US acts to 'end opioid epidemic'
DONALD Trump has declared the opioid addiction crisis in the US a "public health emergency”, freeing up federal funds for treatments and easing certain laws.
"We can be the generation that ends the opioid epidemic,” the President said at the White House. More than 64,000 people died last year in the US from drug overdoses, with the majority linked to opioids and the largest number from illegal use of prescription painkillers, according to the Centers for Disease Control and Prevention.
Mr Trump said he was directing federal agencies to use all resources to fight the crisis, including providing better treatment for addicts.
Previously he said he would declare a "national emergency”, which would have released additional funding and power to take urgent action on opioids.
His speech also included a personal touch: At one point, the president went off-script to tell the story of his older brother Fred, who died of alcoholism.
"He'd tell me don't drink,” Mr Trump said in the emotional aside.
"He was a strong guy but it was a tough, tough thing that he was going through. But I learned because of Fred.”
Along with discussing how the US could prevent people from ever starting to use drugs, the President also explained why the country needs a wall along its southern border.
"An astonishing 90 per cent of the heroin in America comes from south of the border where we will be building a wall,” Mr Trump said.
Several drug trade and policy experts have expressed scepticism about whether constructing a barrier will actually lead to a reduction in drug smuggling.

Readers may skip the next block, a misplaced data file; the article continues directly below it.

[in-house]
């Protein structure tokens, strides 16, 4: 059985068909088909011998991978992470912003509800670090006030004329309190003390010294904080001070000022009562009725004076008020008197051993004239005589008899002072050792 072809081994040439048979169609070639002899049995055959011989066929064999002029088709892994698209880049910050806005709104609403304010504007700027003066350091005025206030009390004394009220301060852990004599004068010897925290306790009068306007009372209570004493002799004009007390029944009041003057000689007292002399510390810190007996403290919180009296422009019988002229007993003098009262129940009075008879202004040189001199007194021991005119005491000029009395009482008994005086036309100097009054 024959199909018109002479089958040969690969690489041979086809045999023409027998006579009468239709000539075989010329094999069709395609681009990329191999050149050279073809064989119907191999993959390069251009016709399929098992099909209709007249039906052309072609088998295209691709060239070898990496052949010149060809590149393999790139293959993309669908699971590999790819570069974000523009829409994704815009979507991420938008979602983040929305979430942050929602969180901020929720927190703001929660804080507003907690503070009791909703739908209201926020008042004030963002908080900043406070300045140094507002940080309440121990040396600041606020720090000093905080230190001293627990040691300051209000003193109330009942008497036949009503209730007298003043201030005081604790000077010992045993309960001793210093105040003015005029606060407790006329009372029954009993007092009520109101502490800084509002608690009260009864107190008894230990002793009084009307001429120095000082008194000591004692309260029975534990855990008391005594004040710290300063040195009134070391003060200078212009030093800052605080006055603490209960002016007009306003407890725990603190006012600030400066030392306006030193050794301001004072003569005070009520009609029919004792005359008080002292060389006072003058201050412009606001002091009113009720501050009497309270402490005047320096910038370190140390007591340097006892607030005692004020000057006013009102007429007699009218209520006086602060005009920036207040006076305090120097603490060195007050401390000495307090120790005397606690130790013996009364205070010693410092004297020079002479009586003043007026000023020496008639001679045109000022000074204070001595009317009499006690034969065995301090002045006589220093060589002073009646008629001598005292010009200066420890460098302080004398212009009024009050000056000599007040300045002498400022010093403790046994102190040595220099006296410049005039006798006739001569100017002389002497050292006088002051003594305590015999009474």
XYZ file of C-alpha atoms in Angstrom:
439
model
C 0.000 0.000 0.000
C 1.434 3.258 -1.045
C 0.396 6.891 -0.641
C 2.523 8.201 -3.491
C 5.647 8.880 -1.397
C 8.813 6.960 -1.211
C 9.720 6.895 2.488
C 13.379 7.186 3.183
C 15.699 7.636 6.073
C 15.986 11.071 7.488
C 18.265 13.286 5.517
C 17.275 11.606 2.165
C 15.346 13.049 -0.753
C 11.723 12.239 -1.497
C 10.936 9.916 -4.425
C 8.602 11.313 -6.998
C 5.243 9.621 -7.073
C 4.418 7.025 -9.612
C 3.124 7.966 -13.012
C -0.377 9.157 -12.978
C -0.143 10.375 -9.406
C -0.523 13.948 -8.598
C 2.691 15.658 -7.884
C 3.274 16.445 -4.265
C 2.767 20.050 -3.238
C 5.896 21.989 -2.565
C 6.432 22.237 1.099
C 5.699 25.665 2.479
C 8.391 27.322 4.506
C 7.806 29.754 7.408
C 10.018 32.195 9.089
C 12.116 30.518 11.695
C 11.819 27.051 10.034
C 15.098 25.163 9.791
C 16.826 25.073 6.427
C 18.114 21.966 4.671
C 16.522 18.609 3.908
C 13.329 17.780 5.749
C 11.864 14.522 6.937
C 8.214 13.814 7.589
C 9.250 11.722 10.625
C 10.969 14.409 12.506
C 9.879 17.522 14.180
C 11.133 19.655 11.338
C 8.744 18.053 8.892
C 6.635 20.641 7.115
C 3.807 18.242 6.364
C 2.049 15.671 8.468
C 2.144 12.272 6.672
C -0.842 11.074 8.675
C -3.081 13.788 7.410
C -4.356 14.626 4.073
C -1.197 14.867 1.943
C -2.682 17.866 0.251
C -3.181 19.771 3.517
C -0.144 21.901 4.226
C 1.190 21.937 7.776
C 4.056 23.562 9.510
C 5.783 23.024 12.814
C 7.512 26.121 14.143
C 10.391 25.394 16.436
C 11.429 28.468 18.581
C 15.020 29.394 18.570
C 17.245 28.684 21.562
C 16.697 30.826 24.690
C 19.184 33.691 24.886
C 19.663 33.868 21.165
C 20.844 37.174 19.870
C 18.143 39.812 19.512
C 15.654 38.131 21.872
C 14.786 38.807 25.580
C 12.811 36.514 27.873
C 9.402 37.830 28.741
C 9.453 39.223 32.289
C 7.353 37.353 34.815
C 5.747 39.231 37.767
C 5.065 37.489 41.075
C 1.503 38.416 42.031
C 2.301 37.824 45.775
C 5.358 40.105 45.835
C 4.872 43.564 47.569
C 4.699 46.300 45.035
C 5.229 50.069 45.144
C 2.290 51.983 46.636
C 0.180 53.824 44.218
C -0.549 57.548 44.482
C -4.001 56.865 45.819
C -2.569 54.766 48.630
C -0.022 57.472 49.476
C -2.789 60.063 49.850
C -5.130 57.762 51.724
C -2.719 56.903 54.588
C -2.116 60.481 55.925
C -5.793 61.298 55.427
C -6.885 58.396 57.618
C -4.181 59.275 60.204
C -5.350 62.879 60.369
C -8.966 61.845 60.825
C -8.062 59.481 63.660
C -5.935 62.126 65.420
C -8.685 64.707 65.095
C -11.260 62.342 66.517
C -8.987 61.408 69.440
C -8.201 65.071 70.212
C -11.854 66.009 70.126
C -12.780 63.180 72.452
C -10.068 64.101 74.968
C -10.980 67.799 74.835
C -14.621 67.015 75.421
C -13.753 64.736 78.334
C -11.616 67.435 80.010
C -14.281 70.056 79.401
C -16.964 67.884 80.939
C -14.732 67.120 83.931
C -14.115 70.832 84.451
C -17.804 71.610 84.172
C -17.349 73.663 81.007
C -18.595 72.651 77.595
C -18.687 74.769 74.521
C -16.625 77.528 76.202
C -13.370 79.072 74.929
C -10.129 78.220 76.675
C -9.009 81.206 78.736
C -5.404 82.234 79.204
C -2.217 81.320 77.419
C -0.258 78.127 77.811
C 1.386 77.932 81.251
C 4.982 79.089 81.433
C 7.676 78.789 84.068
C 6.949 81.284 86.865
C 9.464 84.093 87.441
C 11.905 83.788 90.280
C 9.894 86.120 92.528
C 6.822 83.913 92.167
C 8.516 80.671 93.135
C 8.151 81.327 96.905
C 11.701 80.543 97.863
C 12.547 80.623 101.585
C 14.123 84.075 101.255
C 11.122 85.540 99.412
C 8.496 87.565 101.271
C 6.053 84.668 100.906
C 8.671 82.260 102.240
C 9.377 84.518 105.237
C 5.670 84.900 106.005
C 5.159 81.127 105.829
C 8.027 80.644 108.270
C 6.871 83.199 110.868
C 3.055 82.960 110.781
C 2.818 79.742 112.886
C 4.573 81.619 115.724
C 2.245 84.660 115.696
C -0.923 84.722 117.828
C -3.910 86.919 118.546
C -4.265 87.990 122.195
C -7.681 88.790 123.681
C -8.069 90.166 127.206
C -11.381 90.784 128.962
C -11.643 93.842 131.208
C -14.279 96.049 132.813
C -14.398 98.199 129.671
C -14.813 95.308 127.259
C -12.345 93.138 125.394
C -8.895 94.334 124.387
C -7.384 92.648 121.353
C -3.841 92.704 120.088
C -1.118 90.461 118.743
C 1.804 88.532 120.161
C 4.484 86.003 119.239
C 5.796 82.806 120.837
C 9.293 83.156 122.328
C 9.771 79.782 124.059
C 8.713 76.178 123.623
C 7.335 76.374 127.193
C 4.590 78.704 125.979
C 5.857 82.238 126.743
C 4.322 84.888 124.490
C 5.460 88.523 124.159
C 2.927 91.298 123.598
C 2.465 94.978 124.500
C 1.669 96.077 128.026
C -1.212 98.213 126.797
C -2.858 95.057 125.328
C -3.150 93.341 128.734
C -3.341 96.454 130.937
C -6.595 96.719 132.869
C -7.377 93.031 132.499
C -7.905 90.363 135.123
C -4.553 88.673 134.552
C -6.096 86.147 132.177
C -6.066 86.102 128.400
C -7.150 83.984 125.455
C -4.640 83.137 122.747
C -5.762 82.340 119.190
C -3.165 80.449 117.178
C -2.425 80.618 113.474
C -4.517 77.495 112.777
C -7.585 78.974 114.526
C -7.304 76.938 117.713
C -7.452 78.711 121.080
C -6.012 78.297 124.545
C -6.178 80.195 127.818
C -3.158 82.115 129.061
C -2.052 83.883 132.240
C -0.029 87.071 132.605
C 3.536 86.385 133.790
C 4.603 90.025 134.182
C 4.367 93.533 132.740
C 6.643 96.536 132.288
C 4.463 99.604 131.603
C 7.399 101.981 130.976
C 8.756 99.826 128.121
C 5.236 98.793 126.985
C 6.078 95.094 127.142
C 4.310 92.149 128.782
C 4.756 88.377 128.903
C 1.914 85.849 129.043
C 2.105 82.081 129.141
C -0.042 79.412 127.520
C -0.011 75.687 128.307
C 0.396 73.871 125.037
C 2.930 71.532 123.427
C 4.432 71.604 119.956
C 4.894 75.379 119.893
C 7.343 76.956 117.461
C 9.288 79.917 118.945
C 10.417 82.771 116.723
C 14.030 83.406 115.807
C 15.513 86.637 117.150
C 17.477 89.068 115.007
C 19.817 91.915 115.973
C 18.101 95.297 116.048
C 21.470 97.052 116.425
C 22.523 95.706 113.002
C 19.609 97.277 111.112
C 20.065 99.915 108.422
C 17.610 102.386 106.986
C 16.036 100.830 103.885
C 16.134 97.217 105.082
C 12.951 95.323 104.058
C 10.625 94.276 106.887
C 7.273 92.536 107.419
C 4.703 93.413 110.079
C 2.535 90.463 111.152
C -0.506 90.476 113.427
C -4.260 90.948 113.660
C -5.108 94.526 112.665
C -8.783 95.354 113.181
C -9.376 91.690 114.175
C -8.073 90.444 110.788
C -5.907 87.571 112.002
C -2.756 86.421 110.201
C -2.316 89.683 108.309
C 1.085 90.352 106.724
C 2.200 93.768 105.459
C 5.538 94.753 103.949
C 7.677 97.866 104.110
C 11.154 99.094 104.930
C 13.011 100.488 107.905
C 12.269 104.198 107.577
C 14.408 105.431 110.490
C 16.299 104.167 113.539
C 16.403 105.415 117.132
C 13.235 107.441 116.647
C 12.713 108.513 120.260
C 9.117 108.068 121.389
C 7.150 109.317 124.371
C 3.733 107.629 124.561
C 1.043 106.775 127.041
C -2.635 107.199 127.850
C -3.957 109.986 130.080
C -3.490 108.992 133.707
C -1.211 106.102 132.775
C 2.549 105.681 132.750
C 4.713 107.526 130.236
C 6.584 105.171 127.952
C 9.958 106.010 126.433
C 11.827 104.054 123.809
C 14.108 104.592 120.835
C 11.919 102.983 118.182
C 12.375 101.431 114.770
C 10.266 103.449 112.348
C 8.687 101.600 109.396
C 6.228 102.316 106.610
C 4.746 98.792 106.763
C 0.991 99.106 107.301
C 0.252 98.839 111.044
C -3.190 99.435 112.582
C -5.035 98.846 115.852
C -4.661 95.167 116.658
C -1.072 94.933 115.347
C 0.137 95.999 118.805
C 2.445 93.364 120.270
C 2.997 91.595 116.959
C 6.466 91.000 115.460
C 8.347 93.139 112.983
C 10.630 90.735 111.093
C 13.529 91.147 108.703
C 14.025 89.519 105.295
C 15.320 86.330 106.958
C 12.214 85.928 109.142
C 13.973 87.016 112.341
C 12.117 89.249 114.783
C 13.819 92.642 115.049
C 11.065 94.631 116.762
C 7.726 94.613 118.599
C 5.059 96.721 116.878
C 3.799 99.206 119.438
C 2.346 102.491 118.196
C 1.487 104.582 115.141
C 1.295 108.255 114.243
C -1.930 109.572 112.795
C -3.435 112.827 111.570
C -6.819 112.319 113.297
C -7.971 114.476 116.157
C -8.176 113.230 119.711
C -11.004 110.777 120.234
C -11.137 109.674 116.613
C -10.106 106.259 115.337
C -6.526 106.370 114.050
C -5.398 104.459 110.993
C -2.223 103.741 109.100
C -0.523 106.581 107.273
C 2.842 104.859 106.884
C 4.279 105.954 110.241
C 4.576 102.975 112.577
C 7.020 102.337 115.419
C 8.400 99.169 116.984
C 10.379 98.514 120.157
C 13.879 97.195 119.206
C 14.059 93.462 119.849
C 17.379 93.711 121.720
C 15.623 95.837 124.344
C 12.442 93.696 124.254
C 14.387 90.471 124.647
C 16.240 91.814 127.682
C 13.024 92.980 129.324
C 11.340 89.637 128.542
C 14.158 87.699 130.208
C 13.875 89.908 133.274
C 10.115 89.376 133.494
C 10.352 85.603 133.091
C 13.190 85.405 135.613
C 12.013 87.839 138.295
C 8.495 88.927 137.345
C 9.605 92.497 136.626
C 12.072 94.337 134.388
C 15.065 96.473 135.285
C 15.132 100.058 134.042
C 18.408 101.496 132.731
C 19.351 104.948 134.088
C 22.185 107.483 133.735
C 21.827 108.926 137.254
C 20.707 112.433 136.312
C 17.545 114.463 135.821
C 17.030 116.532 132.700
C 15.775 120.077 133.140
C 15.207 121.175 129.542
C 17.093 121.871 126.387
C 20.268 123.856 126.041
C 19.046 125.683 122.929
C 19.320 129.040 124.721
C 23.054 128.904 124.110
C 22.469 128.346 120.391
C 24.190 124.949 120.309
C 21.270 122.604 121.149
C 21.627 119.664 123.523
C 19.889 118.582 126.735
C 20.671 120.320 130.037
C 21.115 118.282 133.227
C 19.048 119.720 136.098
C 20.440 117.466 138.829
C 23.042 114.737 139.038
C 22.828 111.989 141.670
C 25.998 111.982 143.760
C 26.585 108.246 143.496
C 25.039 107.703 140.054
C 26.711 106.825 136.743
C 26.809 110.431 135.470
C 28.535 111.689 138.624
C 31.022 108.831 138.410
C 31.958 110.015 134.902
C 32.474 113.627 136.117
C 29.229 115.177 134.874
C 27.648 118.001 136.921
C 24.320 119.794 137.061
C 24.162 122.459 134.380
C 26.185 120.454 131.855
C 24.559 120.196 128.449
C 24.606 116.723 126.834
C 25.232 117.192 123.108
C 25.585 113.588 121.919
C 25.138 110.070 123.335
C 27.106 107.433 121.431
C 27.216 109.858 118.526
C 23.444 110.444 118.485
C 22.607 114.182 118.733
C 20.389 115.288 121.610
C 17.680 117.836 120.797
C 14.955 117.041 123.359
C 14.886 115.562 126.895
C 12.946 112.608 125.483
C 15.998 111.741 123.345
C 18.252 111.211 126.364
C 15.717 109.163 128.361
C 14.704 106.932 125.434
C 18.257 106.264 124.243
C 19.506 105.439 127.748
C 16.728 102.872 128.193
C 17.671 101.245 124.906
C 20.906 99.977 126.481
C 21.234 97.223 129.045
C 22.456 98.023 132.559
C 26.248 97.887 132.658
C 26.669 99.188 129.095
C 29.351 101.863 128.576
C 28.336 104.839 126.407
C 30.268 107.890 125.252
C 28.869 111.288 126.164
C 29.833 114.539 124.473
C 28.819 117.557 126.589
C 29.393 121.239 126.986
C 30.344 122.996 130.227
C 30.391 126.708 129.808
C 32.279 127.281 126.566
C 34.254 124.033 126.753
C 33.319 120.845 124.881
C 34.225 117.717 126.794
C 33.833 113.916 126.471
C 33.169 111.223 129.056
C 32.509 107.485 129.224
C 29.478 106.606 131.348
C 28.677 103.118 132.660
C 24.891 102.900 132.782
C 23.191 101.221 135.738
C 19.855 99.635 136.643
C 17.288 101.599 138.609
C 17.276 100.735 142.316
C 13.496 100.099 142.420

The President's long-anticipated directive is aimed at fulfilling his promise to tackle the opioid epidemic that the Administration has up until now taken limited action to address.
But the move falls short of declaring a national emergency on the crisis, even though Mr Trump had said in August he would do that.
Such an action would have released additional emergency funding and federal authority to take urgent action on opioids.
The Administration determined that declaring a public health emergency was more appropriate than a national emergency, a senior official said.
Earlier this year, Mr Trump established a commission to study the opioid crisis, headed by New Jersey Governor Chris Christie.
In an interim report, the commission recommended the President declare a national emergency under either the Public Health Service Act or the Stafford Act.
Doing so, the commission said, could free up funds for treatment, ensure wider access to the anti-overdose drug naloxone and improve monitoring of opioid prescriptions to prevent abuse.
Public health emergencies expire after 90 days and can be renewed. The designation gives the Administration access to the Public Health Emergency Fund, but that fund is almost empty.
Senior officials said they were speaking with Congress to receive more funding.
They also said their plan would expand access to telemedicine services, giving doctors the ability to prescribe medications to treat addiction to those in remote locations.
It would also speed up the hiring process for medical professionals working on opioids and allows funds in programs for dislocated workers and people with HIV/AIDS to be used to treat their addictions.
There is currently uncertainty over how Mr Trump's policy will be implemented, given how he has yet to name the key players who will be carrying out.
- Alexandra Wilts, The Independent